The regulations specify how total turnover should be defined for the purposes of the provision. The total turnover of a commercial organisation is calculated as its turnover and that of any subsidiary undertakings. Therefore, in calculating total turnover, parent companies will have to include the turnover of all their subsidiaries when considering whether the provision applies.

The Government are determined to ensure that this important provision works effectively on the ground in the long term, which is why the regulations require the Secretary of State to publish a report at least once every five years, setting out the regulations’ objectives and assessing the extent to which they are being achieved and whether they remain appropriate. That will ensure that the provision remains relevant and effective for businesses tackling modern slavery risks in future.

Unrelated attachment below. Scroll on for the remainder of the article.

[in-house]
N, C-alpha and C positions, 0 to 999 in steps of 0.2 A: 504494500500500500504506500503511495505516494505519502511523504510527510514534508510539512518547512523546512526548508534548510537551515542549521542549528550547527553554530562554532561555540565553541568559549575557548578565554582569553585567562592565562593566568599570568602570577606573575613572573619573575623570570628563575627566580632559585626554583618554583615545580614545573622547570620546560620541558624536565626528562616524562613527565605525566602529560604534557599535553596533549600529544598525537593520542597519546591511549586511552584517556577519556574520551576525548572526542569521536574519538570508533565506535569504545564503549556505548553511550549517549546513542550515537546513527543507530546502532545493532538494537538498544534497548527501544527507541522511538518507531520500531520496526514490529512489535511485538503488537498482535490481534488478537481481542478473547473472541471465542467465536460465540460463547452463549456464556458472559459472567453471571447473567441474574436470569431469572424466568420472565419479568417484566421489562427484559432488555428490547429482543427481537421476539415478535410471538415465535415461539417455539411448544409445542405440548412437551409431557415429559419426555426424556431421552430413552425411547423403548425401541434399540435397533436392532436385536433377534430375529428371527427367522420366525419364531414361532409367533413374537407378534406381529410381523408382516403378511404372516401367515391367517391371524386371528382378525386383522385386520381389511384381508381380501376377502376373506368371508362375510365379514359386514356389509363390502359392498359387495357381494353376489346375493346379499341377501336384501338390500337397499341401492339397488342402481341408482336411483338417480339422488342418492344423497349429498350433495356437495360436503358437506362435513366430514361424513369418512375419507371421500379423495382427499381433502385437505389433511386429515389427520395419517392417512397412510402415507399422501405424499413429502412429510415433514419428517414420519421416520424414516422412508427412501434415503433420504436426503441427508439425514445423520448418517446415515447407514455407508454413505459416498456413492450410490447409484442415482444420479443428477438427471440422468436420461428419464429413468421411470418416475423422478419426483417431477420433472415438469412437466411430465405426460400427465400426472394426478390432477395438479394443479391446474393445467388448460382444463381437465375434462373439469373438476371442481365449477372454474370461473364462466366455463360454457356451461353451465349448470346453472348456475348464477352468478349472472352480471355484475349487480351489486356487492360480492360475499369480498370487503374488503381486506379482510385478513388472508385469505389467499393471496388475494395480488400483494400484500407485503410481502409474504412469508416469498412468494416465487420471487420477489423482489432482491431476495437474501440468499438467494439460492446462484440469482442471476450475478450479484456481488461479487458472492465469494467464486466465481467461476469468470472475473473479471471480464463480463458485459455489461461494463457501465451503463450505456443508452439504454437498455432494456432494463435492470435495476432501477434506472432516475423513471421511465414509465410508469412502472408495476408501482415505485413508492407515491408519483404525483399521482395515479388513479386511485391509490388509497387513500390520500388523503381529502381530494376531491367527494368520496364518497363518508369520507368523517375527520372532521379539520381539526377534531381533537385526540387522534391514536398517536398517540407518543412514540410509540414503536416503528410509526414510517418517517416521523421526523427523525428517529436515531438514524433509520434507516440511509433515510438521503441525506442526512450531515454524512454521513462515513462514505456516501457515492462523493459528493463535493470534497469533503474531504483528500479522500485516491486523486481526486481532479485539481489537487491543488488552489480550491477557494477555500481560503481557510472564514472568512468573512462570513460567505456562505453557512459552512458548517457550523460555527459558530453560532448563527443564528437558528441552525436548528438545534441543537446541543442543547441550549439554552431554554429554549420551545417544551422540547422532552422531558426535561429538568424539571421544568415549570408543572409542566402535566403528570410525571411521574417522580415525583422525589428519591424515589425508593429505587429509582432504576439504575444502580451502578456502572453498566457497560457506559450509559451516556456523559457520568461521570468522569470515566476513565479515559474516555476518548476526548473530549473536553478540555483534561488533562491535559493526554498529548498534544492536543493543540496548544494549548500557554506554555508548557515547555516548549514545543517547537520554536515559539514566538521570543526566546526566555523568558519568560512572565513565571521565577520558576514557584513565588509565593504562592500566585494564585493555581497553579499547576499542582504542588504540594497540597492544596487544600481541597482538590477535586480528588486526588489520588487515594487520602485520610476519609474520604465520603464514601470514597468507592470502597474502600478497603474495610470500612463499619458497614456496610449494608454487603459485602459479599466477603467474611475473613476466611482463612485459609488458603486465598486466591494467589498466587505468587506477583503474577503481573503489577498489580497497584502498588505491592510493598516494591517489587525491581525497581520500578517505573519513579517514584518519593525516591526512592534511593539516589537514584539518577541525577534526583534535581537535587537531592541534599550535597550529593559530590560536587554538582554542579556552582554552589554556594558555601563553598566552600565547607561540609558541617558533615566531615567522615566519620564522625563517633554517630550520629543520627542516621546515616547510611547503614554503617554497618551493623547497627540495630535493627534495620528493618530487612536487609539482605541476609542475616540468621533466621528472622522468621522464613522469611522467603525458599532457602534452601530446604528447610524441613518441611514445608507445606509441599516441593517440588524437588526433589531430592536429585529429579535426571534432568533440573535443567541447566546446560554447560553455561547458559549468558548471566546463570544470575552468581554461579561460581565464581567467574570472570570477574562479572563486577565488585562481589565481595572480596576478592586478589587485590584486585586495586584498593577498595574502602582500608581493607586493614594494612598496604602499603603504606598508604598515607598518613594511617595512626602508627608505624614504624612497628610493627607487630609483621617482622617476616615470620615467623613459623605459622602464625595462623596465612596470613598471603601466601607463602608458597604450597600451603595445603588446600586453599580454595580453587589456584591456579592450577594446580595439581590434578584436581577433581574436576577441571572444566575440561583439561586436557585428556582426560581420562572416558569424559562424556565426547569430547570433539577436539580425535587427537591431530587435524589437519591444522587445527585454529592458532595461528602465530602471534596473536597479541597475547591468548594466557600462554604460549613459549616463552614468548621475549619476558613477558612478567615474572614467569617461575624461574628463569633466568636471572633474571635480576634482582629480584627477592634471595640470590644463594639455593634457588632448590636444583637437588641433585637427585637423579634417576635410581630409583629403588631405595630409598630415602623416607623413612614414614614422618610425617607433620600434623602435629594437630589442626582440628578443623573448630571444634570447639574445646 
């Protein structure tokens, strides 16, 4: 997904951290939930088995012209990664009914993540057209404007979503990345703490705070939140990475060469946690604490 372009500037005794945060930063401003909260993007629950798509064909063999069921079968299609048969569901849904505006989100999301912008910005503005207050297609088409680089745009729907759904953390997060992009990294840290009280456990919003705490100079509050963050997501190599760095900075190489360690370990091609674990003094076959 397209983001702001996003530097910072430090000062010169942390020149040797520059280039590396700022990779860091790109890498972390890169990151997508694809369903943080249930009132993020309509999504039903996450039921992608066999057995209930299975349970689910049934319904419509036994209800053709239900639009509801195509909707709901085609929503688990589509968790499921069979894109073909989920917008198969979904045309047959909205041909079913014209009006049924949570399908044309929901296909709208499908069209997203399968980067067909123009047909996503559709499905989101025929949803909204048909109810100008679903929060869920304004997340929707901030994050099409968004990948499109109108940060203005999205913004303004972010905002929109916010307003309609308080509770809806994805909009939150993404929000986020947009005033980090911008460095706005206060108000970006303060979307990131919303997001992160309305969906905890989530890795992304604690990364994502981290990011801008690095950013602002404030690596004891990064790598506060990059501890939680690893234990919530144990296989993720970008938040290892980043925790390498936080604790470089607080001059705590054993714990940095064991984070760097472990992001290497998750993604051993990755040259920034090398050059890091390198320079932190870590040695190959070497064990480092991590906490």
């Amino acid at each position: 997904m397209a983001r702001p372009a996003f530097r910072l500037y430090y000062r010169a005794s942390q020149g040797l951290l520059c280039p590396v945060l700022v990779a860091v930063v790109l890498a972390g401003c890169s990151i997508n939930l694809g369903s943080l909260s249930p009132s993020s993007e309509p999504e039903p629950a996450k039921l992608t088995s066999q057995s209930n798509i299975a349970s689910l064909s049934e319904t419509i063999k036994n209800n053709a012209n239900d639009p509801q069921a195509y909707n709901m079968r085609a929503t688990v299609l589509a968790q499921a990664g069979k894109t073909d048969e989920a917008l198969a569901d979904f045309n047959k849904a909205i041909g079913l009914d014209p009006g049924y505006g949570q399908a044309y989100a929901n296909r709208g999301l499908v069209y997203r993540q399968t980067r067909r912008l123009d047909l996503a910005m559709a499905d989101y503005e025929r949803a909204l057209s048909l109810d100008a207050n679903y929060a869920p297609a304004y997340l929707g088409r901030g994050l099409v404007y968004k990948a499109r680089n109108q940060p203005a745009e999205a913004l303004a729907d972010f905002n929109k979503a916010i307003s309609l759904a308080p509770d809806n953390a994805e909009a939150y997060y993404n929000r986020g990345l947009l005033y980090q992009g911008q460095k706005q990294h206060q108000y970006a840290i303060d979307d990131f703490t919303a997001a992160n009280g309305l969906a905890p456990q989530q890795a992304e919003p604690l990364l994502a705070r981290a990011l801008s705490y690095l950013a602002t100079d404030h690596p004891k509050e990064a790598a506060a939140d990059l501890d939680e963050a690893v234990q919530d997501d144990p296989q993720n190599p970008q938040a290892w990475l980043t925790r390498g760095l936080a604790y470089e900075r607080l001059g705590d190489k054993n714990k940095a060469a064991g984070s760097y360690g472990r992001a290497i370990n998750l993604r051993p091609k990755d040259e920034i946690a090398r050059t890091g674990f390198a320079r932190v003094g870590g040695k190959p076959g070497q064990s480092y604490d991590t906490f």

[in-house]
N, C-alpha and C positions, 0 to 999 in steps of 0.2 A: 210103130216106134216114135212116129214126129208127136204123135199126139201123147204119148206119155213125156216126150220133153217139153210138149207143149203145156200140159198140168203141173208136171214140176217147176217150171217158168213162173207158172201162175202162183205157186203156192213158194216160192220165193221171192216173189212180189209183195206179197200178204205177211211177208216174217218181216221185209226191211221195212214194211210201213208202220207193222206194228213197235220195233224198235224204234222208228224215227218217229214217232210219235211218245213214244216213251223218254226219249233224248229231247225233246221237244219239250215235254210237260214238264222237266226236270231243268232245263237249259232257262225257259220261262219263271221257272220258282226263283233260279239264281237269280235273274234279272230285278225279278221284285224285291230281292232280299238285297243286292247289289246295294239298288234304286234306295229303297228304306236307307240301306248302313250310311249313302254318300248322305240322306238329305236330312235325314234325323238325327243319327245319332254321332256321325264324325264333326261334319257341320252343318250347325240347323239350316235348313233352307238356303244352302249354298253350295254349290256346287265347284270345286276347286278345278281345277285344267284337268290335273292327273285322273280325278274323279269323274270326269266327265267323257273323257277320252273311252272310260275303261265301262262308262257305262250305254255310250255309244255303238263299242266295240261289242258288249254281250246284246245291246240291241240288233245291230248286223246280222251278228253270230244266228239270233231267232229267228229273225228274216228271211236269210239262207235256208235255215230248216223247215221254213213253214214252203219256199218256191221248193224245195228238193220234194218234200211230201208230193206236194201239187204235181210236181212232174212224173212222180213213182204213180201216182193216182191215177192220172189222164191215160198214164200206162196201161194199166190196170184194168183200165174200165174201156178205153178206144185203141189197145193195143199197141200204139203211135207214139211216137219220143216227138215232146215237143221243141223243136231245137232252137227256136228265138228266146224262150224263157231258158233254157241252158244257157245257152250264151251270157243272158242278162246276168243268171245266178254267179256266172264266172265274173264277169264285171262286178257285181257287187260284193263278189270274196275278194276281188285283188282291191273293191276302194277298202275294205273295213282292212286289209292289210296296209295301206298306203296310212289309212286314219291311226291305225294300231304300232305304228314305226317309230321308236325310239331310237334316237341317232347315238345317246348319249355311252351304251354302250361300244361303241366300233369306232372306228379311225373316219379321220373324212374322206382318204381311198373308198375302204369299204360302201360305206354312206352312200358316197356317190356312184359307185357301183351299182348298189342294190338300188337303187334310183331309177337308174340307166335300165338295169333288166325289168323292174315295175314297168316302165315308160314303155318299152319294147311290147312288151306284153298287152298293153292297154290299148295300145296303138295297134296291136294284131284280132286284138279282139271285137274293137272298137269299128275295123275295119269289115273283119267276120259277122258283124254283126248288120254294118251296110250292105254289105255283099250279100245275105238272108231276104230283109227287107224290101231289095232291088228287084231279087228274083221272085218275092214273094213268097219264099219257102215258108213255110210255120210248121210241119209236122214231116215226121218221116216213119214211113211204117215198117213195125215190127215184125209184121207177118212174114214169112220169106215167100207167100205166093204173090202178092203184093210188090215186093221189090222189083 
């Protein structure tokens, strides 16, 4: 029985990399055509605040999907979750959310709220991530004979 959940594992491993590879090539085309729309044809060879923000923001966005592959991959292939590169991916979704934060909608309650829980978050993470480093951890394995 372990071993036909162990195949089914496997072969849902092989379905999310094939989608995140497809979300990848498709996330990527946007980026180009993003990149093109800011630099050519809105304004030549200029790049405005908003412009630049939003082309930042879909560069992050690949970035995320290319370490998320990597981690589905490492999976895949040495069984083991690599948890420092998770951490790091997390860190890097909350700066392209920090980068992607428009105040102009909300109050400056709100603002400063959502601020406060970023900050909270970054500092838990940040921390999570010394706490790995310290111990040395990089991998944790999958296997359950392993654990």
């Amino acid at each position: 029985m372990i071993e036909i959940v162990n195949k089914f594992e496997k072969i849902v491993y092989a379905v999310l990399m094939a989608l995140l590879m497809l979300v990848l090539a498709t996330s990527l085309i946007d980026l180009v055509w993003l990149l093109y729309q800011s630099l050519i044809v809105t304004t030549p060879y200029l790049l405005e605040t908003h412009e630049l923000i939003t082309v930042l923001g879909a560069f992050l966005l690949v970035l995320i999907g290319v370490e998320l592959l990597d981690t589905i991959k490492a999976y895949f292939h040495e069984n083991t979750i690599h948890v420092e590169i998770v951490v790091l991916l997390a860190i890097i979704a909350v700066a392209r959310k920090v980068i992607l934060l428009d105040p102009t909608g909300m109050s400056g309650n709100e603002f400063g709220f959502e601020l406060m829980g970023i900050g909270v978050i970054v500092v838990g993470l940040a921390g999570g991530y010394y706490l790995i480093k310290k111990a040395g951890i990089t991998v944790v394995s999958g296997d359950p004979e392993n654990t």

The UK is the first country to introduce this kind of transparency in supply chains legislation in relation to modern slavery. This ambitious legislation will help to ensure that UK consumers do not unwittingly drive demand for modern slavery anywhere in the world and that the UK is recognised as a world leader. For this groundbreaking legislation to work effectively, it is vital that it applies to the right businesses with the resources and purchasing power to effect real change and that the provision is kept under close review. The regulations will ensure that that is the case, and I commend them to the House.

It is a huge pleasure to serve under your chairmanship, Mr Hanson. I have been very proud to serve with you on the Benches and know that you will be very able in your guidance of the Committee. It is also a pleasure to speak on these regulations, because the Minister took a different approach with the Modern Slavery Act 2015: a cross-party Committee worked on the drafts and we then went forward in a collaborative manner. The Act is much stronger for that.